Minimalism for beginners – How to Live More with Less

I still consider myself a beginner when it comes to minimalism but the things I have learned and implemented so far have had such a positive and profound impact on my life that I wanted to share them.

  • streamline your wardrobe
  • back to basics food
  • create more space
  • priorities and time management
  • economise and become more eco friendly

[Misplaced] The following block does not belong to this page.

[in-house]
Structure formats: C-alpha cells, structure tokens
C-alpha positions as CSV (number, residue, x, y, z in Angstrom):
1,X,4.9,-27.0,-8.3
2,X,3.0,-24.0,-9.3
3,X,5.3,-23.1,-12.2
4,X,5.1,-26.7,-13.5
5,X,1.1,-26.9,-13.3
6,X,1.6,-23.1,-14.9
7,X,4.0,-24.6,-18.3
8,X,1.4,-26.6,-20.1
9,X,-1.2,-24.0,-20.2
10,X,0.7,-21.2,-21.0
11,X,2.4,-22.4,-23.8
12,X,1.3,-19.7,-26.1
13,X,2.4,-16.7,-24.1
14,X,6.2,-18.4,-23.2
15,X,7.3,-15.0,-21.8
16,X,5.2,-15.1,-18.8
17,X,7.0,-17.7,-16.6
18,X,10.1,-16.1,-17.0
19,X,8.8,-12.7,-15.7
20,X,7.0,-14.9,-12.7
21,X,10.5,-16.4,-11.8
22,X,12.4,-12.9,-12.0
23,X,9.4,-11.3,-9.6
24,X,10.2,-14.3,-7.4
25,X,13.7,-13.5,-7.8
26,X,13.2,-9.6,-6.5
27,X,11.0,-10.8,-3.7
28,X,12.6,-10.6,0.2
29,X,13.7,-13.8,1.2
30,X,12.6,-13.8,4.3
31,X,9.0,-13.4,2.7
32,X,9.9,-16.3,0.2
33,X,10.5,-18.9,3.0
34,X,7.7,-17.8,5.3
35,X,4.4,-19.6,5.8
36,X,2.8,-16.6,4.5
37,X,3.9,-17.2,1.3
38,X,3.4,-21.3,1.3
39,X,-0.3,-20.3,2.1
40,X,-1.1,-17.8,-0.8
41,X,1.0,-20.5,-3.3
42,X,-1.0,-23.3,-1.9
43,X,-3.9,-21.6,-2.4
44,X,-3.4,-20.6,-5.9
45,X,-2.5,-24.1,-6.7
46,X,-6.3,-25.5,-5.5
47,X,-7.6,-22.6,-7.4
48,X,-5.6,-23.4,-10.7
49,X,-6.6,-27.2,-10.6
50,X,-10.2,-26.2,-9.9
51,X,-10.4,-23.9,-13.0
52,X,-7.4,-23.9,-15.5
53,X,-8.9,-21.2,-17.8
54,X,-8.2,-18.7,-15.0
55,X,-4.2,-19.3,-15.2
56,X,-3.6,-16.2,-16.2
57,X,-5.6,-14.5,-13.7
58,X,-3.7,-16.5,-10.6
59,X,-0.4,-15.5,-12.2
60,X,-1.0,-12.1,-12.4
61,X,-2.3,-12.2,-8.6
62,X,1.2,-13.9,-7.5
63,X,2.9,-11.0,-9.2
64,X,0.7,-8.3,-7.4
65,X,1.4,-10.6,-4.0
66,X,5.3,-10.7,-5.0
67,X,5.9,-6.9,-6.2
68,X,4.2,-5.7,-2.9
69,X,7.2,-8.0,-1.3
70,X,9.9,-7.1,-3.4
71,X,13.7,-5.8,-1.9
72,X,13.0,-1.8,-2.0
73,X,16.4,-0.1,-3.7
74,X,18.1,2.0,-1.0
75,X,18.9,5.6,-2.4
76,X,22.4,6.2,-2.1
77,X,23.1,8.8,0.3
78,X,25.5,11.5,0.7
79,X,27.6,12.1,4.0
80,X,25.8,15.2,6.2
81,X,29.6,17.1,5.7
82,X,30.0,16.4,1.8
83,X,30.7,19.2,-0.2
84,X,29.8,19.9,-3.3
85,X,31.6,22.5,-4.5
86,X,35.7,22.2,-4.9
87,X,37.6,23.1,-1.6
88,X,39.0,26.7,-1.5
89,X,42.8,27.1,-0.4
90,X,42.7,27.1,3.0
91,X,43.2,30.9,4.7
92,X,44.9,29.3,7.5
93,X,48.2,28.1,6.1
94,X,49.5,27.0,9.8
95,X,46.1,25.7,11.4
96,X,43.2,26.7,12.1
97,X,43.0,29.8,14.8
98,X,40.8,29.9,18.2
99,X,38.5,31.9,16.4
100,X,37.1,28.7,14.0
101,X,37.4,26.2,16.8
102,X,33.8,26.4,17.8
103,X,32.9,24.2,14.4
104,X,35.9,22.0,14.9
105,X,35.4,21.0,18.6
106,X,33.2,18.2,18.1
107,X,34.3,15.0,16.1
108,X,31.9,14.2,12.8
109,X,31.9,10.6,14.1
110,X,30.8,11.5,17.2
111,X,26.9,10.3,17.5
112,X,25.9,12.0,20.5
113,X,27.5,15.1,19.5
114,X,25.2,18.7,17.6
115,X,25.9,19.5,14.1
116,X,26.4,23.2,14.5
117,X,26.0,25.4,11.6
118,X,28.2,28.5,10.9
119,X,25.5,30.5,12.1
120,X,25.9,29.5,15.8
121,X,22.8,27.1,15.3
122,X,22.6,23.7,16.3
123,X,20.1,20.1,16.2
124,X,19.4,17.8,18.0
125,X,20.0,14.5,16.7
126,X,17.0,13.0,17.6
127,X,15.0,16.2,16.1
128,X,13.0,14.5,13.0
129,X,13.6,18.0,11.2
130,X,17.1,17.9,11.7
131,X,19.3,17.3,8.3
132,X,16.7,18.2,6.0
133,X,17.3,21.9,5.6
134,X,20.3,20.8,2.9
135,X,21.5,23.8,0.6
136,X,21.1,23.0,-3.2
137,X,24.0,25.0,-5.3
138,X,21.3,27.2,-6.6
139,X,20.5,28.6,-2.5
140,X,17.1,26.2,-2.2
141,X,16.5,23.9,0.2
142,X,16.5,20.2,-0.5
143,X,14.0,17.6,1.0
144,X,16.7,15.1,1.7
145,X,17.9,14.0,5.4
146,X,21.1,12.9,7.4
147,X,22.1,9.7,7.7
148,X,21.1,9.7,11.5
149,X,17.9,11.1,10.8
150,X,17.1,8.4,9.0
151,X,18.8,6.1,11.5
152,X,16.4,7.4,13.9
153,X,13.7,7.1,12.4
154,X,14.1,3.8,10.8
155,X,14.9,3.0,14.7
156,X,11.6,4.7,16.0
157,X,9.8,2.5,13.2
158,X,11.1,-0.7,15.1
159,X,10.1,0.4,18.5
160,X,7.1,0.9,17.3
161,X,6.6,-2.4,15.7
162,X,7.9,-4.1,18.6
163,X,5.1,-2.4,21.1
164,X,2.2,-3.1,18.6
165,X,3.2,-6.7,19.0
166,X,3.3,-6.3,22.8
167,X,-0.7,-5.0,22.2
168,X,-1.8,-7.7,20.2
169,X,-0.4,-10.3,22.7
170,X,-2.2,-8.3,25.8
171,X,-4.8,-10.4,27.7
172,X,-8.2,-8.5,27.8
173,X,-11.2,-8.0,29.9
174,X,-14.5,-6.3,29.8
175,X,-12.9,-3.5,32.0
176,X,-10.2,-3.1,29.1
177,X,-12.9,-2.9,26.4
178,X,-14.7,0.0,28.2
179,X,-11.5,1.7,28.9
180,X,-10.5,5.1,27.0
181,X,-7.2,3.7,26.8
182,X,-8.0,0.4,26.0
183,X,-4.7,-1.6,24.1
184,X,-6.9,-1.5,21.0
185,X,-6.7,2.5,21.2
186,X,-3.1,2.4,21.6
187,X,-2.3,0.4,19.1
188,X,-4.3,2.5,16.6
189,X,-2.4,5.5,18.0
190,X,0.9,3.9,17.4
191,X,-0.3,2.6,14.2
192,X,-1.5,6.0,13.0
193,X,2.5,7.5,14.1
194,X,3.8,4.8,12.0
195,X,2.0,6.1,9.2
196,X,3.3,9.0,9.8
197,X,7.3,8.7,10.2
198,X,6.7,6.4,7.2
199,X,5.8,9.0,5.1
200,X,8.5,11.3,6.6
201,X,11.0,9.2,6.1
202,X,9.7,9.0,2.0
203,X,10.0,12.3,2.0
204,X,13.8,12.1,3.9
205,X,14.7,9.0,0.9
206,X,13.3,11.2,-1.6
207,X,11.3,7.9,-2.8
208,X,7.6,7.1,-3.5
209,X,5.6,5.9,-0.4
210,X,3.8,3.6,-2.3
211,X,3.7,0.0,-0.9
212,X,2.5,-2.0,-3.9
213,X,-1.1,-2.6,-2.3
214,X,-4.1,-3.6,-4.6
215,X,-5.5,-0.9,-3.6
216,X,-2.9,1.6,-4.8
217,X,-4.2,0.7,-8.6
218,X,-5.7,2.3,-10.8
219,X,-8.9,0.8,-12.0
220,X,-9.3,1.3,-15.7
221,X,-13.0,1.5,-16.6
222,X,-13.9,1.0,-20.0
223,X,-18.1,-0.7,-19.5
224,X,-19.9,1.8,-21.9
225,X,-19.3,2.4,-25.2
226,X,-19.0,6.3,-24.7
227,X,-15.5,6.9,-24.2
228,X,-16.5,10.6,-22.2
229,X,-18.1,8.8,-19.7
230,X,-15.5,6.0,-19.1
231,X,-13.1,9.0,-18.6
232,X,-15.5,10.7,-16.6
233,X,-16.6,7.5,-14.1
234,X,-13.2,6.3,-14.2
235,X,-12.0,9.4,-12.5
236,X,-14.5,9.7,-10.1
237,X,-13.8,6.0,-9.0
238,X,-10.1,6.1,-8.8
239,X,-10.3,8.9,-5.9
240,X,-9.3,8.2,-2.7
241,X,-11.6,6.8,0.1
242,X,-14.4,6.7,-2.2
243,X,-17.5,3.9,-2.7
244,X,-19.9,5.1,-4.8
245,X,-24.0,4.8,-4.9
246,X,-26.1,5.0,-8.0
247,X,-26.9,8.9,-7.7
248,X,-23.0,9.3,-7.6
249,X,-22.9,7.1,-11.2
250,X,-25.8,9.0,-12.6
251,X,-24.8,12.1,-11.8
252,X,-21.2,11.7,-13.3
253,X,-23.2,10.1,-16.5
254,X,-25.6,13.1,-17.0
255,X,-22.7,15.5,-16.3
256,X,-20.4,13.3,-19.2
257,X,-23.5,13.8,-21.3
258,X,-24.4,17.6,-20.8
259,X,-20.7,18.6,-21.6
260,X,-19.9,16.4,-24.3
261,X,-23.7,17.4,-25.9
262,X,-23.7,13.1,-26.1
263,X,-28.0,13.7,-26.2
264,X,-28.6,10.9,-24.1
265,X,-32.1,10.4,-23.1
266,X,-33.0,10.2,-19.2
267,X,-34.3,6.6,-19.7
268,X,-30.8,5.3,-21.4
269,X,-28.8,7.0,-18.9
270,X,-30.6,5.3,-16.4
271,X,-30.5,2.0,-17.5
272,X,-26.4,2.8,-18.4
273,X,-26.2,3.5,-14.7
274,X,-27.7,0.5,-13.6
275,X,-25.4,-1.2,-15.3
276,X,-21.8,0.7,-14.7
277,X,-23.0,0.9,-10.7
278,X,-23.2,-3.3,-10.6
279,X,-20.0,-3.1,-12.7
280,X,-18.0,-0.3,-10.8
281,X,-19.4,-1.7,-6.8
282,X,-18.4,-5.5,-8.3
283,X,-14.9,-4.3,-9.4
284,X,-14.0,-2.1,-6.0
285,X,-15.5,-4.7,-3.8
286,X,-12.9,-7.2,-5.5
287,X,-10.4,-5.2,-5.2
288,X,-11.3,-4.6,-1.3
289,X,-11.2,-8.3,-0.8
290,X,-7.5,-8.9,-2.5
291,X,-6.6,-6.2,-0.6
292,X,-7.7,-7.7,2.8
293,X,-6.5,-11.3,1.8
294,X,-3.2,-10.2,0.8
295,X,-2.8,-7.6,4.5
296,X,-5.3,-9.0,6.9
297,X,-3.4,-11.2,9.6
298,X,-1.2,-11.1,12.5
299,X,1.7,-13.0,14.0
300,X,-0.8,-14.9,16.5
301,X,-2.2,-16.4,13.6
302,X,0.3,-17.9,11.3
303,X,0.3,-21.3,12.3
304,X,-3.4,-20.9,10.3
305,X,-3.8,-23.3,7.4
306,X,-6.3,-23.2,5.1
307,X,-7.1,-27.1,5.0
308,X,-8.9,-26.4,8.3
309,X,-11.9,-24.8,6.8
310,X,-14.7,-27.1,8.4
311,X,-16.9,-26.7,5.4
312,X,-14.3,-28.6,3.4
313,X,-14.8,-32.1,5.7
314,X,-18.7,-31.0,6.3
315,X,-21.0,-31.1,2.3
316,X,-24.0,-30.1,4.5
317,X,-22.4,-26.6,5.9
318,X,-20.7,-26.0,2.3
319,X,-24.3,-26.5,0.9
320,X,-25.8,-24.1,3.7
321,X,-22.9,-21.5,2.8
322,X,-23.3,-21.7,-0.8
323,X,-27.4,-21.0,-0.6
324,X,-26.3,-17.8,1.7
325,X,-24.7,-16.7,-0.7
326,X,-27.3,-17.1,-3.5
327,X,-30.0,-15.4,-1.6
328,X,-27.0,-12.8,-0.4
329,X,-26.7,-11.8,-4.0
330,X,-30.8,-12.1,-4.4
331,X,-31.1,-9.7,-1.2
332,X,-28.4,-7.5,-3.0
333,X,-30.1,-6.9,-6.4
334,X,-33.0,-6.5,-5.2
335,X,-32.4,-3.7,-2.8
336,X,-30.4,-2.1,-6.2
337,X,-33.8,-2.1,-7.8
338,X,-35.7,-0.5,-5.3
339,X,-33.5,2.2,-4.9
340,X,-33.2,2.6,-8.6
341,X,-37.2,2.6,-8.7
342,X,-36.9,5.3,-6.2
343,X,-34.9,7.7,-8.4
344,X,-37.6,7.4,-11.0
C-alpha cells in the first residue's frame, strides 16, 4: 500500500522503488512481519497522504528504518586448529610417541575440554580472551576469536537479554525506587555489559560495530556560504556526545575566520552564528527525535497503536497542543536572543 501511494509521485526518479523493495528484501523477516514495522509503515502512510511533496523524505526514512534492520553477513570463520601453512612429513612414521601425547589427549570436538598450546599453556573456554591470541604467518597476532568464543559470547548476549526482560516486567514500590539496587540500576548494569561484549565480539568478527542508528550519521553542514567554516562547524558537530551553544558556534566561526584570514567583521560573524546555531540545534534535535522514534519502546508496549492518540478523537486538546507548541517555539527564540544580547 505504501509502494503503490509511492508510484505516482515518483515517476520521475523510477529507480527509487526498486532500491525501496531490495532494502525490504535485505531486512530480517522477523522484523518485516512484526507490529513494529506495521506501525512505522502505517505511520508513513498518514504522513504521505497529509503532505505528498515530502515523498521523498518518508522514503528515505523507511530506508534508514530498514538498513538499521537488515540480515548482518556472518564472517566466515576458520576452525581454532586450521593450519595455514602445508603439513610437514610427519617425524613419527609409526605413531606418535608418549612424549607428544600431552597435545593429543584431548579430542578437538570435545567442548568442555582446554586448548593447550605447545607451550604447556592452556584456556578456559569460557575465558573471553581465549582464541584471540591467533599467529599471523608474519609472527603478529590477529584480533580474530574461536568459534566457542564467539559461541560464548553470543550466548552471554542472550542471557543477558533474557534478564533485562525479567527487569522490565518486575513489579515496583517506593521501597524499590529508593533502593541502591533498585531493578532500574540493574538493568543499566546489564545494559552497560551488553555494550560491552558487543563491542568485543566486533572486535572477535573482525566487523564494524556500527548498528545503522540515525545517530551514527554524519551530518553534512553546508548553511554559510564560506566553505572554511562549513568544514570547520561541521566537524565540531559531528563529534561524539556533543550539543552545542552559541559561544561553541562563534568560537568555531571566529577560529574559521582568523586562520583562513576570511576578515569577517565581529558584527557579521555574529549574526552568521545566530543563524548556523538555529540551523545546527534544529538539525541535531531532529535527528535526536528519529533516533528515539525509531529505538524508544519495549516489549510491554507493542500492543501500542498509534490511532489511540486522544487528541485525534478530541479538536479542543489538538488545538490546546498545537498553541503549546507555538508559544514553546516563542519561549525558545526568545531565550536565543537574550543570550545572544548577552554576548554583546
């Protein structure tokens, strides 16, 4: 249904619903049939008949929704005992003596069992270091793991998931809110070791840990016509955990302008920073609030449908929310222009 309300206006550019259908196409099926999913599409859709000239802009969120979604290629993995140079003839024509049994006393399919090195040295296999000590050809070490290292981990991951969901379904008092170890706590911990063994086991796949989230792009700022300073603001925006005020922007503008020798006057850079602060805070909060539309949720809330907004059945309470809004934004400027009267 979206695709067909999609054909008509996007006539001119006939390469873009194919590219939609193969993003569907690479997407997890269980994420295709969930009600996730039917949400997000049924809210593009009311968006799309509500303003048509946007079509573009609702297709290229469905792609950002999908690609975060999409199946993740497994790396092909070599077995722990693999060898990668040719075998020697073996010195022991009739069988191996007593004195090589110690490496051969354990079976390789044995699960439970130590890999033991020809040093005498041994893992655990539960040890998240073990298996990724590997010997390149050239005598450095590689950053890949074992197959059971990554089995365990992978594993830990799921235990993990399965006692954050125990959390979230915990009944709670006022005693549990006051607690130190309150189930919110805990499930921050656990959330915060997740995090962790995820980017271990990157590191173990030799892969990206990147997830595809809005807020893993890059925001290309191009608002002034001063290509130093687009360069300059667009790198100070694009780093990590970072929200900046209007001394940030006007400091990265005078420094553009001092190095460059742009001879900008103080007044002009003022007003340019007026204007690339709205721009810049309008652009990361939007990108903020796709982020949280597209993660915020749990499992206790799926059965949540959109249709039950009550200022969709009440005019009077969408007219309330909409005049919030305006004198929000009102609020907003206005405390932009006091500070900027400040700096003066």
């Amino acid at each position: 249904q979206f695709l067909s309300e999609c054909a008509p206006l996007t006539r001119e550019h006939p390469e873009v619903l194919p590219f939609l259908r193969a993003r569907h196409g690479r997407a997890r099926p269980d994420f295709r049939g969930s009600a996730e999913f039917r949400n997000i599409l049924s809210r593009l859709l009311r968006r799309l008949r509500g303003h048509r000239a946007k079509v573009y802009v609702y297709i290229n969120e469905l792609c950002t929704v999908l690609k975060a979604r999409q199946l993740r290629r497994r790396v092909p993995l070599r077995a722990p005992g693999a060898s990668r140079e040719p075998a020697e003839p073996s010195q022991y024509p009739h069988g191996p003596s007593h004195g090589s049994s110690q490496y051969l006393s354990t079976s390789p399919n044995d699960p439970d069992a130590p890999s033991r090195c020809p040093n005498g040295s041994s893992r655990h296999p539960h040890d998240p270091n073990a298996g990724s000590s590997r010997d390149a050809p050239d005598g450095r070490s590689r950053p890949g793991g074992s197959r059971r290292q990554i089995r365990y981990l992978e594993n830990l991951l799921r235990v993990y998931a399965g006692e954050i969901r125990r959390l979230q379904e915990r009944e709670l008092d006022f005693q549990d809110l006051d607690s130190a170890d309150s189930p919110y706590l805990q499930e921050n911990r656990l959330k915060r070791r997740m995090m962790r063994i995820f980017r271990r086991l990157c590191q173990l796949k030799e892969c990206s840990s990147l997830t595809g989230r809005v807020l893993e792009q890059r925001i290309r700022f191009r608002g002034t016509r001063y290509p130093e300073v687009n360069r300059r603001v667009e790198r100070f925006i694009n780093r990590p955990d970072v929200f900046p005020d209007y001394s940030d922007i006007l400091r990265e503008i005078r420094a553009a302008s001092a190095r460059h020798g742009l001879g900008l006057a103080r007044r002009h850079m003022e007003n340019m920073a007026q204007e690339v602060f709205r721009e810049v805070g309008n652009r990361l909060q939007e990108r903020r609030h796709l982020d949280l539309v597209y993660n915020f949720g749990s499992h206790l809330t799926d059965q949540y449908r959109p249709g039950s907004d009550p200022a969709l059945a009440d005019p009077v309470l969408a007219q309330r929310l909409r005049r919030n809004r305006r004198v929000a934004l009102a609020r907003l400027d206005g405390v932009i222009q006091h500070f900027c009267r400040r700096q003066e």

One of the first steps on my minimalism journey was to declutter my wardrobe. I had so many clothes and yet only regularly wore less than 40% of them. Of course there are some items which will never be worn regularly (an elegant evening dress, ski socks, bikini) we need a few special items but we can be selective about which ones deserve a place in our wardrobe. As I have gotten older my style has evolved and I now wear what suits me rather than trying to follow trends. Now it’s about quality over quantity and simplifying my life including what I wear. Over the course of a few weeks I went through every cupboard, draw and shoe-stand and donated well over half to charity. Now I try to maintain a 1 in 1 out policy so if I’m buying something new then I should be donating a similar idem that I already have.